An Unrestored Woman and Other Stories by Shobha Rao, book review: Vengeance and infatuation in bold short stories

Rao is on firmer ground as a realist

Aamer Hussein
Sunday 06 March 2016 15:23

Shobha Rao’s ambitious collection of stories begins with a preface reminding us about the partition of the Indian subcontinent and the “colossal transfer of people” between the new nations of India and Pakistan. We are informed, too, about the “specific brutalities”, including kidnappings inflicted on women, and the origin of the book’s title. Abducted heroines are familiar to readers of vernacular languages, notably in the work of Amrita Pritam in Punjabi and Jamila Hashmi in Urdu; in English, Bapsi Sidhwa’s Ice Candy Man (1988) comes to mind.

“A Lost Ribbon”, the story of a Hindu woman who, when “recovered” from her Pakistani captor, chooses to kill her child rather than leave her behind, evokes a sense of déjà vu. But readers expecting these stories, occasionally and tenuously linked by recurring characters, to echo the documentary tone of Rao’s prefatory note, will be surprised by their geographic, temporal and generic range. The title story reworks the trope of the recovered woman: Neela is “returned” to her ostensibly dead husband after a passionate affair with Renu, a woman in a refugee camp. But its sequel, in which Renu becomes “The Merchant’s Mistress”, superimposes lush Gothic fantasy – murder, burial, escape in men’s clothing, assumed cross-gender identity – on the bleak trajectories of partition fiction. Exotic overload, which contrasts with Rao’s cool prose, is even more evident in “Blindfold”, the story of a brothel madam who haunts the mean streets of Peshawar after her favourite whore attacks her and leaves her half-dead.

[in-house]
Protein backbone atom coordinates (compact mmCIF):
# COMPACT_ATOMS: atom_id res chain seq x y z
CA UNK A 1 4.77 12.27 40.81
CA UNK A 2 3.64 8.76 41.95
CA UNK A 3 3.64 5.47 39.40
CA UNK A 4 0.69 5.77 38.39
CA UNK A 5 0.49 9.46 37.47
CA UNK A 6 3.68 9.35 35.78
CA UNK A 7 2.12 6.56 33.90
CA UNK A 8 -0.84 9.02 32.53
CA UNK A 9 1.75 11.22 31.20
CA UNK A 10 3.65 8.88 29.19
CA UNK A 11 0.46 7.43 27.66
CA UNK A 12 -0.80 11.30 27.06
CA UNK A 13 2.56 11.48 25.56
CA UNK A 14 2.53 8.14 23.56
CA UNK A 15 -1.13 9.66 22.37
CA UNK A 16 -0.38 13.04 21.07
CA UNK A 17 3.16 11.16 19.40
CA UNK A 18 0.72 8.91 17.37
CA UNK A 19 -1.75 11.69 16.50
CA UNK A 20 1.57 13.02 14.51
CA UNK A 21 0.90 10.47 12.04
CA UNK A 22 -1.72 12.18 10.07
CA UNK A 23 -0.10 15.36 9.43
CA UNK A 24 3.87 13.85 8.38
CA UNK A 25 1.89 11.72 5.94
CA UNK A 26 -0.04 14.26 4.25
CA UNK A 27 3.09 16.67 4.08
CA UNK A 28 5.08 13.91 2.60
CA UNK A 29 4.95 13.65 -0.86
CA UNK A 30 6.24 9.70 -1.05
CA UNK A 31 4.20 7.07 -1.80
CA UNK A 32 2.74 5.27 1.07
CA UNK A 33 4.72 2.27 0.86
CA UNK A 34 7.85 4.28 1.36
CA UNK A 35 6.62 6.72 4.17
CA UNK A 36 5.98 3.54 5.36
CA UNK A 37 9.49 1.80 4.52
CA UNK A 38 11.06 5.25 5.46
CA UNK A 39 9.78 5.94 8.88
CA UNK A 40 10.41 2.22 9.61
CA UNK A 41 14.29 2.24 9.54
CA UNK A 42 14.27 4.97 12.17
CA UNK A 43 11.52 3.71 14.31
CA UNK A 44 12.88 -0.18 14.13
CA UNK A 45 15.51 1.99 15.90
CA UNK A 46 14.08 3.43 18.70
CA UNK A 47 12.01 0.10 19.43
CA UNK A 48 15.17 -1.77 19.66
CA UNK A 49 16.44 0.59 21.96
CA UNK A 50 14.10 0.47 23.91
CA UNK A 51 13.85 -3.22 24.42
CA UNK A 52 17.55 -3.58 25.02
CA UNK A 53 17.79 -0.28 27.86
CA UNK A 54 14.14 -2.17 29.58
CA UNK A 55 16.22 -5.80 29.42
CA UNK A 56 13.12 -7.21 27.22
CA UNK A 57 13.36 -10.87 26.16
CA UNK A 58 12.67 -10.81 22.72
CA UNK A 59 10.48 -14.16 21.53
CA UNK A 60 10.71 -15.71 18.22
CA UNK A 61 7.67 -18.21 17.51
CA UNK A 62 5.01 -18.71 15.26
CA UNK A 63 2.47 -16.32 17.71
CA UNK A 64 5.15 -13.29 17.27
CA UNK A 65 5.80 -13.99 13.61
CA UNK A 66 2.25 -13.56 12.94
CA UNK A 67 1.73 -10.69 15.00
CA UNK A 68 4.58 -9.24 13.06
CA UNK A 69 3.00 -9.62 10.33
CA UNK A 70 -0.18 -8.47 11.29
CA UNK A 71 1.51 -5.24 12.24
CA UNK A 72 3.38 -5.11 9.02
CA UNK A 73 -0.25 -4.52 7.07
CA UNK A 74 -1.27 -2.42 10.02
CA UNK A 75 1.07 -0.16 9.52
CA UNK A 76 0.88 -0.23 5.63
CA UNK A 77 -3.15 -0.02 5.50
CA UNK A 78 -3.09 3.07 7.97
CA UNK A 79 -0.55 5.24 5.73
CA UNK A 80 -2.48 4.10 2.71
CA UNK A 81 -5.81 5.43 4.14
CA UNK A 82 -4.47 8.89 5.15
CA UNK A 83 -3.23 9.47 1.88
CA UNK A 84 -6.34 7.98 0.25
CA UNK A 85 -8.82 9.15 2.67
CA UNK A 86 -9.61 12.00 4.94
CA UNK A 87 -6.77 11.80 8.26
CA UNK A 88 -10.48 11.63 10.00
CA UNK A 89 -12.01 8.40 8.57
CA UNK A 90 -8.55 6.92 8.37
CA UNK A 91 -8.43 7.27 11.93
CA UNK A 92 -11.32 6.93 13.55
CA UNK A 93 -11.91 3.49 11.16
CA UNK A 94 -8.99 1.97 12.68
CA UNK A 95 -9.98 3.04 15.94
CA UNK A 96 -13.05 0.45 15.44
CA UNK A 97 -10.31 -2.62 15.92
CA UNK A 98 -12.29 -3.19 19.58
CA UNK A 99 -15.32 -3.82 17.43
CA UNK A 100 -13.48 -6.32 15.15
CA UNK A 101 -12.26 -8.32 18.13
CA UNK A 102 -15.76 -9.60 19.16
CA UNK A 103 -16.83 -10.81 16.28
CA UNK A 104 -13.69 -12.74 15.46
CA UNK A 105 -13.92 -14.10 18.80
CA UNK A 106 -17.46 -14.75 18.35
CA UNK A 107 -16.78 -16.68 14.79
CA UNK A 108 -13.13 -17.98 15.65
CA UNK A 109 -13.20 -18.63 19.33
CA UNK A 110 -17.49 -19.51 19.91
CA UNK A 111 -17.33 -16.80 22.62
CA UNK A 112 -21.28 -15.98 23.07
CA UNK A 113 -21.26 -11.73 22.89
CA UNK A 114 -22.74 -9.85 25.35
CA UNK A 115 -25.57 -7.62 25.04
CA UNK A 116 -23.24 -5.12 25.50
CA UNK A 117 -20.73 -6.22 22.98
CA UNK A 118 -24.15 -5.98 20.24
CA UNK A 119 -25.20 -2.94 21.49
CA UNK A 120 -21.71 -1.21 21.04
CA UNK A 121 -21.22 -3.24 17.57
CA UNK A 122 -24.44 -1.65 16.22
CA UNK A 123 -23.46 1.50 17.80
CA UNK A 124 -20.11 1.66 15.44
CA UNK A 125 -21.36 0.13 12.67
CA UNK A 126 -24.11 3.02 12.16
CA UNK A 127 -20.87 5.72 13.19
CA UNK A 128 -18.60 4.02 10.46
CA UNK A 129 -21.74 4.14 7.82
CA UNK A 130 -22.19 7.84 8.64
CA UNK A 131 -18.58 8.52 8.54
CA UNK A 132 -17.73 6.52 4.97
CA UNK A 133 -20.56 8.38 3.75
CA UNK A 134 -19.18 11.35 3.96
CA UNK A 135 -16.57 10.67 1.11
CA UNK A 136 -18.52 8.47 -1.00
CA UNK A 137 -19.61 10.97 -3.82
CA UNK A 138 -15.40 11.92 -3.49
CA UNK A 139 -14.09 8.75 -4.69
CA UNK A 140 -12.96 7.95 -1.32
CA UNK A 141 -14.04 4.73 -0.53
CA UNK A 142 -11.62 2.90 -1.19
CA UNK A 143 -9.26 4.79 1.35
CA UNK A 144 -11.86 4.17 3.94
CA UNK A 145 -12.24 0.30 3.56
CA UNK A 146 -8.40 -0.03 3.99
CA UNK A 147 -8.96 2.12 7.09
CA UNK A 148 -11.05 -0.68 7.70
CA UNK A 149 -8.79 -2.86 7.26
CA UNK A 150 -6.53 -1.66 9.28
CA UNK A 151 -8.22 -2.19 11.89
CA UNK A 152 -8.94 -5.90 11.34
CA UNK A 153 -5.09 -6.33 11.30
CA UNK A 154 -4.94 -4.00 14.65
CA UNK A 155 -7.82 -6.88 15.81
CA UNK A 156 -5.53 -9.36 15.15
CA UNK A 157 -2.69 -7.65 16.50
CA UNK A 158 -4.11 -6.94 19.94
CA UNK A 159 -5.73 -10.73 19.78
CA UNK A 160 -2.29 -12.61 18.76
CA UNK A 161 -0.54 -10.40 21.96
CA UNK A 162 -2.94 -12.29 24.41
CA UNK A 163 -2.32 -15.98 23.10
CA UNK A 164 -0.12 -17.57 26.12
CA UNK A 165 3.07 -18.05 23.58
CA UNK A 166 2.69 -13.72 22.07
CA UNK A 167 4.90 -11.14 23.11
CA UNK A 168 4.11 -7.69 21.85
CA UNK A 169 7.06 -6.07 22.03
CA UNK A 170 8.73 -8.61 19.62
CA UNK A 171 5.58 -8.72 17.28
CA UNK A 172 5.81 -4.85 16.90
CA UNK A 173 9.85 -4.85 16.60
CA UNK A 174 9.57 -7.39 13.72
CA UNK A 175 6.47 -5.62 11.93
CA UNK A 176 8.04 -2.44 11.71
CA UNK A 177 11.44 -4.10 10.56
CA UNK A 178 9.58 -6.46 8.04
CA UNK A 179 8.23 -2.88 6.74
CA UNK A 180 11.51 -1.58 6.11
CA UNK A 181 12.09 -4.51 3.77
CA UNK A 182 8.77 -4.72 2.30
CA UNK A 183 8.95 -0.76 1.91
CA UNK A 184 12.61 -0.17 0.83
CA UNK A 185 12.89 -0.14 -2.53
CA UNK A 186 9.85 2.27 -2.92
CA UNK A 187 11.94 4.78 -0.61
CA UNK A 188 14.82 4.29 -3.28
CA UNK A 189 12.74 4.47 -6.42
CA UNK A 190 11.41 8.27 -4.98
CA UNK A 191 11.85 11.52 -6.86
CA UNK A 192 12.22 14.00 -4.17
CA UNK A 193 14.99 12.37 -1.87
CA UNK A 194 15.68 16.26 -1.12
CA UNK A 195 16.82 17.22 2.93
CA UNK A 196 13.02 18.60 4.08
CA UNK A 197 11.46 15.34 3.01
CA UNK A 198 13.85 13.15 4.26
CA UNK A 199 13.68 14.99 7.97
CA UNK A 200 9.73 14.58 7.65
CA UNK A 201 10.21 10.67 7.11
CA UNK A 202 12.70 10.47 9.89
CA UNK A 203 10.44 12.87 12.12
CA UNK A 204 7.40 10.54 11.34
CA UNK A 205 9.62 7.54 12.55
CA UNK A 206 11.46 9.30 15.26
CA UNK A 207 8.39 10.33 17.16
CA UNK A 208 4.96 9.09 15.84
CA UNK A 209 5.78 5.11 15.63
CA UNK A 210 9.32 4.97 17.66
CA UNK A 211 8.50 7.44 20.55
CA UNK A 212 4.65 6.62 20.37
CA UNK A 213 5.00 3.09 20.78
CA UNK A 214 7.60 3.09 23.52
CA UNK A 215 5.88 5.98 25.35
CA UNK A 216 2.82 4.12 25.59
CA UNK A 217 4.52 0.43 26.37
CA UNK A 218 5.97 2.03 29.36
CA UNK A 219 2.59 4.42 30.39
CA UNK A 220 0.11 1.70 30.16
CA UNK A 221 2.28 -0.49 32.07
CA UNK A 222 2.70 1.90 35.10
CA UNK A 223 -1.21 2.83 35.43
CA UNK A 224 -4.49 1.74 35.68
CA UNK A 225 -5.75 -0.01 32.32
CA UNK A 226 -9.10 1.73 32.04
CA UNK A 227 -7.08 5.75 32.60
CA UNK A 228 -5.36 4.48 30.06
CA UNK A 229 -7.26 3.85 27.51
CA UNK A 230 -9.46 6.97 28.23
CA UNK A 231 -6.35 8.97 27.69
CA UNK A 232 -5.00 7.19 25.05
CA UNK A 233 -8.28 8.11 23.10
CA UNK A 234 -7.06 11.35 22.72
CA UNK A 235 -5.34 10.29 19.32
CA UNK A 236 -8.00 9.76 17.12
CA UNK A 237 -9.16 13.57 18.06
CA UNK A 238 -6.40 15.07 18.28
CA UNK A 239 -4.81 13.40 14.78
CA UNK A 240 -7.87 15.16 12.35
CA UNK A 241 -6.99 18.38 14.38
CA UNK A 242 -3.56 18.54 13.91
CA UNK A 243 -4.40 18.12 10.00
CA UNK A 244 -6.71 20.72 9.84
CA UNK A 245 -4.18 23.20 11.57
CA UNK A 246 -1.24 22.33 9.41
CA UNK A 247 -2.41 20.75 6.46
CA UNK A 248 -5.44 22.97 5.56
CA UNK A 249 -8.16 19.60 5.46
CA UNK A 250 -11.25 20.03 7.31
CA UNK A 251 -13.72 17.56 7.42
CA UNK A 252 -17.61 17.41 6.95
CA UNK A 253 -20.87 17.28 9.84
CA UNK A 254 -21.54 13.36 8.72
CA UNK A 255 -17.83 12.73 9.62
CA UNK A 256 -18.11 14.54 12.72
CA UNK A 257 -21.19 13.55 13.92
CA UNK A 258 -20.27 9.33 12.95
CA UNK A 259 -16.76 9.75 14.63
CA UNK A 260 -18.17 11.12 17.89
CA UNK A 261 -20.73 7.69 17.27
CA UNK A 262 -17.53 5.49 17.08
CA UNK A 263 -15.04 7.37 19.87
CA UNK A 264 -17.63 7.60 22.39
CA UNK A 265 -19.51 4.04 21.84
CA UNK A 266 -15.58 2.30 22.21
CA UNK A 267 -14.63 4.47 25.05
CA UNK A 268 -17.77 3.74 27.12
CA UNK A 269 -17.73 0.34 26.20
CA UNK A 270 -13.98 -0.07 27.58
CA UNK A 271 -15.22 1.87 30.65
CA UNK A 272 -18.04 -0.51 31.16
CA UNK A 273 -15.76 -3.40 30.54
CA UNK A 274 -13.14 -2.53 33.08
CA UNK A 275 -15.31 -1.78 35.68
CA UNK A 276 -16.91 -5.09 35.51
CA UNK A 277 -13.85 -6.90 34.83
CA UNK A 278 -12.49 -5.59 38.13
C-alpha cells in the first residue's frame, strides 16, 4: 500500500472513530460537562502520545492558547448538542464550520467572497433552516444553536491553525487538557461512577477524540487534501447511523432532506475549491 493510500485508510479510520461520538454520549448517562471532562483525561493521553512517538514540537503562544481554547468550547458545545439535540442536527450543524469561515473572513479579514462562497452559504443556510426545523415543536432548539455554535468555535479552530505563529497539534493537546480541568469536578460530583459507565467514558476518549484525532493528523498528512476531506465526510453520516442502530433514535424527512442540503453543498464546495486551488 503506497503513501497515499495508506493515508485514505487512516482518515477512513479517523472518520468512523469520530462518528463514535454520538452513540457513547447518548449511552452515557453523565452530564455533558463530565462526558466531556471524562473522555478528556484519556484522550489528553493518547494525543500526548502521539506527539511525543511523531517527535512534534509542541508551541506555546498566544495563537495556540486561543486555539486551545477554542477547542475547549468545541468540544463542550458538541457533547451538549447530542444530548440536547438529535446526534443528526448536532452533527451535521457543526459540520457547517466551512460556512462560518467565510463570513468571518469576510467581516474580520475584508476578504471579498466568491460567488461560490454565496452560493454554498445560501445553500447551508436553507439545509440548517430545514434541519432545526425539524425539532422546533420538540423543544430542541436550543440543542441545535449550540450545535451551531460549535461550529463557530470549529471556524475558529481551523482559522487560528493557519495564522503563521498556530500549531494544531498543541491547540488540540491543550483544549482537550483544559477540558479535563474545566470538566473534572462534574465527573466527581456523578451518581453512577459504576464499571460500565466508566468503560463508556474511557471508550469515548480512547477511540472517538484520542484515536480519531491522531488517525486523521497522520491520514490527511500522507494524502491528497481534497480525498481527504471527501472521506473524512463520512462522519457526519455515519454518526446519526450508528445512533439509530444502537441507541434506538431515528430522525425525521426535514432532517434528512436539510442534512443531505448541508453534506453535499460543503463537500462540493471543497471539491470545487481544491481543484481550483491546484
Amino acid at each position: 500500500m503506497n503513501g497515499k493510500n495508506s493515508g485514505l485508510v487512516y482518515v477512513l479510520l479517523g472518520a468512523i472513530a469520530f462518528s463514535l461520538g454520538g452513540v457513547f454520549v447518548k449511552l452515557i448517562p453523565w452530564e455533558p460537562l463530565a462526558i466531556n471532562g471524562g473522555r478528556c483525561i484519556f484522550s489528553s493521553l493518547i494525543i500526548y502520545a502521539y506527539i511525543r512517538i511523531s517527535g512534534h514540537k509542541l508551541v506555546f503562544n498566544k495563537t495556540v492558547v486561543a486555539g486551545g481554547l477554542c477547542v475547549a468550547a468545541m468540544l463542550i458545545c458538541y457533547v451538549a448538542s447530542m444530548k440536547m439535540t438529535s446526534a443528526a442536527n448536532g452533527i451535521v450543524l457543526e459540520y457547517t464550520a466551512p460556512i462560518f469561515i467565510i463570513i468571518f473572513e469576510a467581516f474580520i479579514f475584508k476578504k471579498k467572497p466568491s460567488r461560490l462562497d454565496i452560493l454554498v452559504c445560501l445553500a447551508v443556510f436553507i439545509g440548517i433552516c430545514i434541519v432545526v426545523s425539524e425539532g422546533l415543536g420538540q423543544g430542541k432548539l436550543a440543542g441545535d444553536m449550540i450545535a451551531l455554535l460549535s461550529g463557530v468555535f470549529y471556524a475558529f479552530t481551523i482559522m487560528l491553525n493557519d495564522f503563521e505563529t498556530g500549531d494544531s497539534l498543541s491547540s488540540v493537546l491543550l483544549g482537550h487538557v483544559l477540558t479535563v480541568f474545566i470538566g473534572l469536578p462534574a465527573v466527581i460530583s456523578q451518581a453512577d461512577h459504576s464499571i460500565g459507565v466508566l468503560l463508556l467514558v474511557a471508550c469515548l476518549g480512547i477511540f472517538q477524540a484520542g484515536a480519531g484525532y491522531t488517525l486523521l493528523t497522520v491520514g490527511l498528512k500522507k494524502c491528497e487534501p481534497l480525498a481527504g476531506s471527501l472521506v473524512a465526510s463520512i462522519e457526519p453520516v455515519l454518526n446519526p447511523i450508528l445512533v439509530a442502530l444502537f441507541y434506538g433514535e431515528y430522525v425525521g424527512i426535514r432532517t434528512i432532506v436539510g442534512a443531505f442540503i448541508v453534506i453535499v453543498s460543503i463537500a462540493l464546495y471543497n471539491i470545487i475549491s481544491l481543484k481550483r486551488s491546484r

Halfway through it becomes evident that Rao’s real concern is with violence and vengeance, rather than history. In “The Memsahib”, a sweeper confesses his love for his employer, and reveals her husband’s dalliances with her brother. Lavinia is dismissive and derisive; Arun returns to truss her up her in one of the weirdest (and least effective) revenge scenes in the book; the story then dissolves in its own excesses.

Rao is on firmer ground as a realist. “Unleashed” conveys the anxiety of a modern Indian-US teen, saved by Jenkins, a character from another story; its prequel, an account of Jenkins’s infatuation with a policeman in Rawalpindi during the partition riots, is one of the collection’s most assured stories. And in the closing piece, Safia, the protagonist, reflects on what may be the book’s final message: “We leave the places we’re born, the places we’re meant to die, and we wander into the world as defenceless as children… how long the journey, she thought. How far away that abode of peace.”

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